by Timothy Robson
Cleveland-based Contrapunctus Early Music, a 17-member a cappella ensemble of high voices directed by David Acres, performed a concise concert of music in honor of the Blessed Virgin Mary on Friday, March 2 at the Cathedral of St. John the Evangelist. Despite their name, the ensemble — deployed in a variety of combinations — covered a wide array of works, from Gregorian chant to the world premiere of a newly-commissioned work by British composer Graham Keitch.
The veneration of Mary through music, poetry, and various acts of piety, dates back to the 5th century when the Council of Ephesus codified Mary as the Mother of God. As recently as the Second Vatican Council in the 1960s, Mary was identified as the mother of the Church.
The concert was organized in roughly chronological order, beginning with the Gregorian Salve Regina, performed by a unison quartet of women, who showed an authentic feel for the arc and phrasing of the chant.
Solo soprano Judith Acres followed with O tua suavissima by the 11th-century abbess, preacher, composer, and political advisor, Hildegard von Bingen. Hildegard’s works follow the melodic patterns of Gregorian chant but are virtuosic in their demands of phrasing and breath control, as well as in their extremes of vocal range. O tua suavissima presents a metaphor of Jesus springing forth from “the stem of Jesse.” With her high lyric quality, Acres has a perfect voice for this music, though some of her phrase endings were cut short — remnants of a cold?
Guillaume Dufay’s Conditor alme siderum brought together the whole ensemble, alternating unison with two-part passages. The next two works, Josquin de Prez’ double-choir motet Recordare Virgo Mater and Giovanni Pierluigi da Palestrina’s 8-part Magnificat, were sung with pure but robust choral sound and secure intonation.
The first half of the program ended with Giuseppe Tartini’s surprisingly cheerful setting of the Stabat Mater, in which Mary watches the death of Jesus from the foot of the cross, and a ho-hum rendition of Mozart’s motet Ave verum corpus.
The rest of the concert was devoted to works from the 19th through 21st centuries, beginning with three settings of Ave Maria, perhaps the most famous and most-often set of Marian texts. Brahms’s lovely — and rarely performed — setting was gentle, in a smoothly flowing triple meter. Fauré’s version is for two-part women’s voices with an elaborate arpeggiated piano accompaniment, capably played by Kevin Foster, who also sings countertenor in the ensemble. Gustav Holst made his short eight-part treble setting in 1900 in memory of his mother. The charming work was performed unsentimentally at a brisk tempo.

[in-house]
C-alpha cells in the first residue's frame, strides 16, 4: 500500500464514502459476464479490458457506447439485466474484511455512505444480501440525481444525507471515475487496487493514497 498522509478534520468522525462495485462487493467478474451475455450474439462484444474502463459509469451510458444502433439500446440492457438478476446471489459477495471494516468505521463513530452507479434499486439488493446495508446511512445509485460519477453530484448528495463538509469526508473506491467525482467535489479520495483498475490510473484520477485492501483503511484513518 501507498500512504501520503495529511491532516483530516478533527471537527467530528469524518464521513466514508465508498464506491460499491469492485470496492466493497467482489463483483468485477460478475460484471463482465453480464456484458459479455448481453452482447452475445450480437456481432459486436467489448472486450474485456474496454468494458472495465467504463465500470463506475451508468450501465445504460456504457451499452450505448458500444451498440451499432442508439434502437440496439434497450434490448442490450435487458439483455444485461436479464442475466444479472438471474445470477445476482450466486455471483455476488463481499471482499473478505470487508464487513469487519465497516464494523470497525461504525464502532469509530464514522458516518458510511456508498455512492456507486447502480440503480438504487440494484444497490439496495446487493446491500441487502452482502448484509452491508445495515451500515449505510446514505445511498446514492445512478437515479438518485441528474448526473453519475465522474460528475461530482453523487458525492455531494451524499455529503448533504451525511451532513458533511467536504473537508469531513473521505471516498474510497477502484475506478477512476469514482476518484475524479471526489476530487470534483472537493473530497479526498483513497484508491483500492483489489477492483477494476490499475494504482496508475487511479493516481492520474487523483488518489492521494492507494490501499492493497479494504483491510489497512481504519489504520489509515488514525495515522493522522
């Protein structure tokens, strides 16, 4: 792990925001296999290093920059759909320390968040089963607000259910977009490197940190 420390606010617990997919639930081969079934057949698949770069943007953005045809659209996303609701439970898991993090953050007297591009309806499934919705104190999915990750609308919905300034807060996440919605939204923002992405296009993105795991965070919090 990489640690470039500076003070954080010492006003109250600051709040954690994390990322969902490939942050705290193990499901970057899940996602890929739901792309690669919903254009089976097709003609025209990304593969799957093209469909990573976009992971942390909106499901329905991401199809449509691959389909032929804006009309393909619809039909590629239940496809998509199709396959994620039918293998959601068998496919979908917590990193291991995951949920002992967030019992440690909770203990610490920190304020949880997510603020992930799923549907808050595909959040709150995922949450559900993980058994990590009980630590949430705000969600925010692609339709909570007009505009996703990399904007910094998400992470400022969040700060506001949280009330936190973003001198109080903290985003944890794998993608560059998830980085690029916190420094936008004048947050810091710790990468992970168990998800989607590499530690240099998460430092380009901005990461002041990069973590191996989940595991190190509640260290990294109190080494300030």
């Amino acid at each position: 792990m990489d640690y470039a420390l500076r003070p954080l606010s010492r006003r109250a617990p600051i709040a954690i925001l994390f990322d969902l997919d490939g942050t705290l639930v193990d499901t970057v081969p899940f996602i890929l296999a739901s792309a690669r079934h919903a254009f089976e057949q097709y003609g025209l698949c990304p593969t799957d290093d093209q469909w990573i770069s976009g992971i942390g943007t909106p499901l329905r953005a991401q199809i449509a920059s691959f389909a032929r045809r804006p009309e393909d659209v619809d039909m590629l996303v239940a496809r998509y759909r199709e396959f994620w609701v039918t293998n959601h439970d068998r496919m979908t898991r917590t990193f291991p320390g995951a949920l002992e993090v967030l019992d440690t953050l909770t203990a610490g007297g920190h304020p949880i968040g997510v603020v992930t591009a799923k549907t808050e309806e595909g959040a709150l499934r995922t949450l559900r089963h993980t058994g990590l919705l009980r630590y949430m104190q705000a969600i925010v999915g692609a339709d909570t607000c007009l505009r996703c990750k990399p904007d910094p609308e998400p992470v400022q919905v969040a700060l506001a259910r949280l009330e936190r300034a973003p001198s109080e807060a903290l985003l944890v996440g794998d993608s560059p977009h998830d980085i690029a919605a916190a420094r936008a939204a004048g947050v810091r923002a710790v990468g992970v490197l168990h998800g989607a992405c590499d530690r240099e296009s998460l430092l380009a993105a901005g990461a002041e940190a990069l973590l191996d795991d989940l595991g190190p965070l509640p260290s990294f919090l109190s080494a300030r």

The last three works were from the current century. The late Alan Smith’s setting of “There is no rose of such virtue” is a welcome addition to settings of that text by Benjamin Britten, John Joubert, and others. It alternates between a cappella and piano-accompanied verses, with lyrical and overlapping phrases. Prolific Norwegian composer Ola Gjeilo is making a reputation for accessible, tonal music influenced by minimalism and by composers such as Arvo Pärt. His Ave Generosa (“Hail, girl of a noble house”) was representative of his pleasant but unmemorable style.
Graham Keitch’s newly commissioned O tua suavissima received its premiere performance. Keitch sets the same text as the Hildegard von Bingen work heard at the beginning of the program, but here in the style of Renaissance polyphony, with modern tonal harmonies. Silences between phrases played a role in the progress of the work, as did thin textures that suddenly became complex chords. It is worthy of more performances.
Published on ClevelandClassical.com March 5, 2018.
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